4. Decker rd. is an Evil Mistress. It's true. Decker lures you with the prospect of glory, then pummels you with ridiculously steep gradients. You hear stories of the road that is Decker and you think how much of a legend you'll become when you've ridden up it. You get past what you think is the most difficult part, onto the sections that are only slightly less steep and then it tempts you with false tops that bend around deceiving corners. Every time you think the climbing is done around that bend, it bends around again in the opposite direction to expose more road that is much higher than where you are. The rest stop on Decker is where I took my longest break. It was the hottest part of the day, and I was completely out of water and Cytomax when I got to the top.

5. Once you've climbed Decker, everything else seems like a highway overpass. I thought the climbing on Cotherin was hard. I thought sections of Topanga were a bit difficult. I thought parts of roads all over Southern California were difficult, but none of it is anything like Decker.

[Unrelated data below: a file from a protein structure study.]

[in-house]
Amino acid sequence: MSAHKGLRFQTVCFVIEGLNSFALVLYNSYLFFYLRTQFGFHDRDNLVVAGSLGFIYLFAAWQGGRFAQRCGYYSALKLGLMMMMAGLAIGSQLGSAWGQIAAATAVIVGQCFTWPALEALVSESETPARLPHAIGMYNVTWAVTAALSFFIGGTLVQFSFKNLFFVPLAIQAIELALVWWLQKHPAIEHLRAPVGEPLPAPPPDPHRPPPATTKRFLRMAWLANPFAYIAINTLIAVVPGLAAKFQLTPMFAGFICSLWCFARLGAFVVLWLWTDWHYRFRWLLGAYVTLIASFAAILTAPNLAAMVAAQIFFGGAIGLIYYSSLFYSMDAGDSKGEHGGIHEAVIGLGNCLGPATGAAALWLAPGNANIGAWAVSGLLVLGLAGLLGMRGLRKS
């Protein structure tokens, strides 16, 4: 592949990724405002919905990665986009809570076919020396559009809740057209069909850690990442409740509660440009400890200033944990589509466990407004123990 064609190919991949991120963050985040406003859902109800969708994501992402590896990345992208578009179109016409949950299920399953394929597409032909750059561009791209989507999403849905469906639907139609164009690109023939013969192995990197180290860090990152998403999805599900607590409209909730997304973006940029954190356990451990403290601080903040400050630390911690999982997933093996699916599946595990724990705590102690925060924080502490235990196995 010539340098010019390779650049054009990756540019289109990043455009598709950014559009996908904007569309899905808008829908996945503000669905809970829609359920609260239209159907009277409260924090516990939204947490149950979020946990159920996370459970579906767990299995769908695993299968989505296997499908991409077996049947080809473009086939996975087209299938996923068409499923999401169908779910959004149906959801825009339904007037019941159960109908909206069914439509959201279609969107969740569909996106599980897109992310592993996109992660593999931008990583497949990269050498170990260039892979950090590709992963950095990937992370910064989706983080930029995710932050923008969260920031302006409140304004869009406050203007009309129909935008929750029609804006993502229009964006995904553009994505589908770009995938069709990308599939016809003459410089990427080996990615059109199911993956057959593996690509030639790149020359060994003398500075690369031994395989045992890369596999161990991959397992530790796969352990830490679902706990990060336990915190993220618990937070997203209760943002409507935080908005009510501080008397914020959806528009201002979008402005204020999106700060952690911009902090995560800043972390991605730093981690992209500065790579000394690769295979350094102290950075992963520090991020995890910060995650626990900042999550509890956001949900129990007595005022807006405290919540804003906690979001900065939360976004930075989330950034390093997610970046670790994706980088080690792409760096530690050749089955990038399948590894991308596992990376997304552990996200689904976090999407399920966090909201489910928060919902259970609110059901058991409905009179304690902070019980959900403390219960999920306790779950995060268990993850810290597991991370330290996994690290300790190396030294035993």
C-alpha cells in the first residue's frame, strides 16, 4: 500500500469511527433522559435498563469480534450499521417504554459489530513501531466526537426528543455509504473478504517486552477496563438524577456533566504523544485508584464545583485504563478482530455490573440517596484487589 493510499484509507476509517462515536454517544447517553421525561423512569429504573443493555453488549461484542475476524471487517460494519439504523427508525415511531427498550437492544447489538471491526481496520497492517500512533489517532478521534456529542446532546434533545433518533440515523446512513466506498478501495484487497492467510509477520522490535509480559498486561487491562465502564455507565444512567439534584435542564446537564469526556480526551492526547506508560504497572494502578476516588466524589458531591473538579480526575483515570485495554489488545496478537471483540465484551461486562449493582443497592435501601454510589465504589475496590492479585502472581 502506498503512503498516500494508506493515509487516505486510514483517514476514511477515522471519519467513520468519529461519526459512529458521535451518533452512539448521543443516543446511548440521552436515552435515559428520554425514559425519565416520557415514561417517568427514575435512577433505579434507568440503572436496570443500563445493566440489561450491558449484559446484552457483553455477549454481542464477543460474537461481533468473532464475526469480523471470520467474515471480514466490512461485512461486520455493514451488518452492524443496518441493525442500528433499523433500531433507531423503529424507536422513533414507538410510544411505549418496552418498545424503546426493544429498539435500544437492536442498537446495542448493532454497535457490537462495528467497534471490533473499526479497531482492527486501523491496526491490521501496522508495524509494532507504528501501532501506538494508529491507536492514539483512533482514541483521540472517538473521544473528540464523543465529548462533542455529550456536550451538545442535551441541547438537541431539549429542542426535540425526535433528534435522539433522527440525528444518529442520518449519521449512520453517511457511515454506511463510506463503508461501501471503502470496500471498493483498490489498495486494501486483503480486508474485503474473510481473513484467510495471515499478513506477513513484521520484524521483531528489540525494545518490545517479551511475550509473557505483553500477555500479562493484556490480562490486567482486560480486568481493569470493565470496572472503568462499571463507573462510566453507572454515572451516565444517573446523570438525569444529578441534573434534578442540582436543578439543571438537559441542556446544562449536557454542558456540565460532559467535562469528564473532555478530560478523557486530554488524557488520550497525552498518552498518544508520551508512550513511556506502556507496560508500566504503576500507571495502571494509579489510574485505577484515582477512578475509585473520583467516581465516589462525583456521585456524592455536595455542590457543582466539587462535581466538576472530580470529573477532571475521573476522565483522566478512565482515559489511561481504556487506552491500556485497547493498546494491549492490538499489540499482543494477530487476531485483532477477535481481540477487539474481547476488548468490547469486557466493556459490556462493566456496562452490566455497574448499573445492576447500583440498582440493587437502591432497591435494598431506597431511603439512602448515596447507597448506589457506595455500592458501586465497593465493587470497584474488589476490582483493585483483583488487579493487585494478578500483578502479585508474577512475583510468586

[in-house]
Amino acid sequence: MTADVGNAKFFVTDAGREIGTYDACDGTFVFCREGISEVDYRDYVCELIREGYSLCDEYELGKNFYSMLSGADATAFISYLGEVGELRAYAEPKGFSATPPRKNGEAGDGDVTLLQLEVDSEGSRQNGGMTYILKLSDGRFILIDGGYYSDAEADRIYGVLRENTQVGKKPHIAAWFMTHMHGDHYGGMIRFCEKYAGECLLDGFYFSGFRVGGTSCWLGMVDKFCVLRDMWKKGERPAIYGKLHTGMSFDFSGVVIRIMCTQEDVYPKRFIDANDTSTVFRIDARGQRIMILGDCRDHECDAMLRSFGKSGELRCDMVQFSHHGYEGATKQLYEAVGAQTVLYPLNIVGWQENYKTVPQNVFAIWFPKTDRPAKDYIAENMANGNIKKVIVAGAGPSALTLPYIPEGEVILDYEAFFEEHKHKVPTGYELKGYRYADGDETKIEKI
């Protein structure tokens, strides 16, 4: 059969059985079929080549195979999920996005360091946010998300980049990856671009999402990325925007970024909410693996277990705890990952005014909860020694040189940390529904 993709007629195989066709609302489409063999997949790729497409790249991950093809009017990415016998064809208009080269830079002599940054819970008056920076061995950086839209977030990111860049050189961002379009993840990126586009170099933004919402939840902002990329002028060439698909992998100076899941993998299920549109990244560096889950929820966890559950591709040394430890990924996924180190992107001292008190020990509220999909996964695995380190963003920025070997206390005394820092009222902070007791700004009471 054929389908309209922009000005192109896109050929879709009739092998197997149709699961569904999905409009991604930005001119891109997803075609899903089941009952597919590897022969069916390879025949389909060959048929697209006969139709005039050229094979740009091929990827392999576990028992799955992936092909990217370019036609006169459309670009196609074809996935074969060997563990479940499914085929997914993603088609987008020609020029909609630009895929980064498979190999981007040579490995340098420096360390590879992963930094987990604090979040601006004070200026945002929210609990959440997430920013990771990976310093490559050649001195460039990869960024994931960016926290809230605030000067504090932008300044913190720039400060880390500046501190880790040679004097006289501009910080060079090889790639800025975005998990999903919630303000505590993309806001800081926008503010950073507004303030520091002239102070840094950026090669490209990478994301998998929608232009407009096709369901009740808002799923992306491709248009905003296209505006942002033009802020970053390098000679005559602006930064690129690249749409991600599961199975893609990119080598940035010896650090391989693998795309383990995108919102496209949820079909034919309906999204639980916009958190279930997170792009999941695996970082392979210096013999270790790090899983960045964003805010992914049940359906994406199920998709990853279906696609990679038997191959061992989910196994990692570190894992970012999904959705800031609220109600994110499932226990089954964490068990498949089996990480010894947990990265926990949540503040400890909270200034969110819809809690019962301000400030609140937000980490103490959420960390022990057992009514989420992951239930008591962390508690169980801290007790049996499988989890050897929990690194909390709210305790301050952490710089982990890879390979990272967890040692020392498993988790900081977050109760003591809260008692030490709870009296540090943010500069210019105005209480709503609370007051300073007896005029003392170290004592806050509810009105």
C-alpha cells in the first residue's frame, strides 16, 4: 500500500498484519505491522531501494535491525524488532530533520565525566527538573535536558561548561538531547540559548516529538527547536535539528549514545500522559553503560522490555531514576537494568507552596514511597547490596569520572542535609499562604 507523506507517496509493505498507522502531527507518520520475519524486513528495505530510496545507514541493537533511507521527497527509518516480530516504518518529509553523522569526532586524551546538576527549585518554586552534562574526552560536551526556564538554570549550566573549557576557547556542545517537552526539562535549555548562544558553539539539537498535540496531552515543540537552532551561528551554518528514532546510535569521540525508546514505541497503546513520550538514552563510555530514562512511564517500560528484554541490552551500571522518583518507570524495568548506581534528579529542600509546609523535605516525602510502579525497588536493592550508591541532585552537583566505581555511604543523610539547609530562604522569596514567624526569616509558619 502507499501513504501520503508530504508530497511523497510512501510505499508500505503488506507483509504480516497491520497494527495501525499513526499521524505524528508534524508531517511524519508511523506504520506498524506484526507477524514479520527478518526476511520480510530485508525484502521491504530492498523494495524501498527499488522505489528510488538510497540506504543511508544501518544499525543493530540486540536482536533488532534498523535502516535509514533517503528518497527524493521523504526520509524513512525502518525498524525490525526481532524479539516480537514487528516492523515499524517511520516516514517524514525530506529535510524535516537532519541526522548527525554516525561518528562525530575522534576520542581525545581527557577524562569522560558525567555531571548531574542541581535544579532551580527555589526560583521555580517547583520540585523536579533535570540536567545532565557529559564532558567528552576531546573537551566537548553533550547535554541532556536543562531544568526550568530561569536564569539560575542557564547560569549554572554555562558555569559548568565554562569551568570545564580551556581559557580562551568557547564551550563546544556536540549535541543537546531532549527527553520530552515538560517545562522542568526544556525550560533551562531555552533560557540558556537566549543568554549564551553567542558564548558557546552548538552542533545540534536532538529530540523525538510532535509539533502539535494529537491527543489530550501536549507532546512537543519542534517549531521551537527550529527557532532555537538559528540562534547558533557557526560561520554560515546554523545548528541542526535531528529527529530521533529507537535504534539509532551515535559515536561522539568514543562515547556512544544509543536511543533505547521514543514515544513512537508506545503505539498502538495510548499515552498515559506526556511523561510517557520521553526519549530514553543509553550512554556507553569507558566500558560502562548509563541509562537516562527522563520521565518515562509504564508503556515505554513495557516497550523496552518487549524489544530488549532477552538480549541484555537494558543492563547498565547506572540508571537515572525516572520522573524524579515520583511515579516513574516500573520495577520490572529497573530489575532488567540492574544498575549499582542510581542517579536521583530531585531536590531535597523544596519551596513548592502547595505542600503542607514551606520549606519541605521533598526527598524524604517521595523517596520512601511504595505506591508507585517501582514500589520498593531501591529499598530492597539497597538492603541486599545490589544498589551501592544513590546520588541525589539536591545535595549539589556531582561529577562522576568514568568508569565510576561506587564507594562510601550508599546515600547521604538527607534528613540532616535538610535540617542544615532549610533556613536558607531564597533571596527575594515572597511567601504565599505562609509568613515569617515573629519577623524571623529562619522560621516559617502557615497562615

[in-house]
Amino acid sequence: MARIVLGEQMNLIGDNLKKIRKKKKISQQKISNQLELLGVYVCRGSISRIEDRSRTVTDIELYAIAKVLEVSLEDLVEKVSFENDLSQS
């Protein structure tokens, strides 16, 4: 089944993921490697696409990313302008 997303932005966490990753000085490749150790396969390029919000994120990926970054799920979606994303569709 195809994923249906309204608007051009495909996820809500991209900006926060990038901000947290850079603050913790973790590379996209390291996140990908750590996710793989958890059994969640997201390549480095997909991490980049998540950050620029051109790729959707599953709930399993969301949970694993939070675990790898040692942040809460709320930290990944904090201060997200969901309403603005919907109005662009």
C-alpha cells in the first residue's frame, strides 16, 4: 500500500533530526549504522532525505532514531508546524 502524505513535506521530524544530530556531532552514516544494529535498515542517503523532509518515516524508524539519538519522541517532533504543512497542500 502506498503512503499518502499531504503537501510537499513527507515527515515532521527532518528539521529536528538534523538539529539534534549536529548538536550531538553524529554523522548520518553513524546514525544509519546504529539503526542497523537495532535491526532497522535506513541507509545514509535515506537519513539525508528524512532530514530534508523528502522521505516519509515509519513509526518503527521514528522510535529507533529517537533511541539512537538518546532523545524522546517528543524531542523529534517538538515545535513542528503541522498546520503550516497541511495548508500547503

6. A 12-25 cassette is not suitable for this ride. It might be for some others, but not for me.

7. Heat sucks. No matter what Doug Wolfe tells you, riding in the heat is really, really hard. Nothing works efficiently when you're really hot. Your heart rate runs high, you process fluids much faster, you cramp easier. Yesterday peaked at around 95 degrees. It was ridiculous. I told myself "I've ridden in heat like this, I'll be fine". Wrong. Yesterday was a struggle. Despite the fact that I never bonked and staved off any cramping until the last mile I was still contemplating dropping out at one point.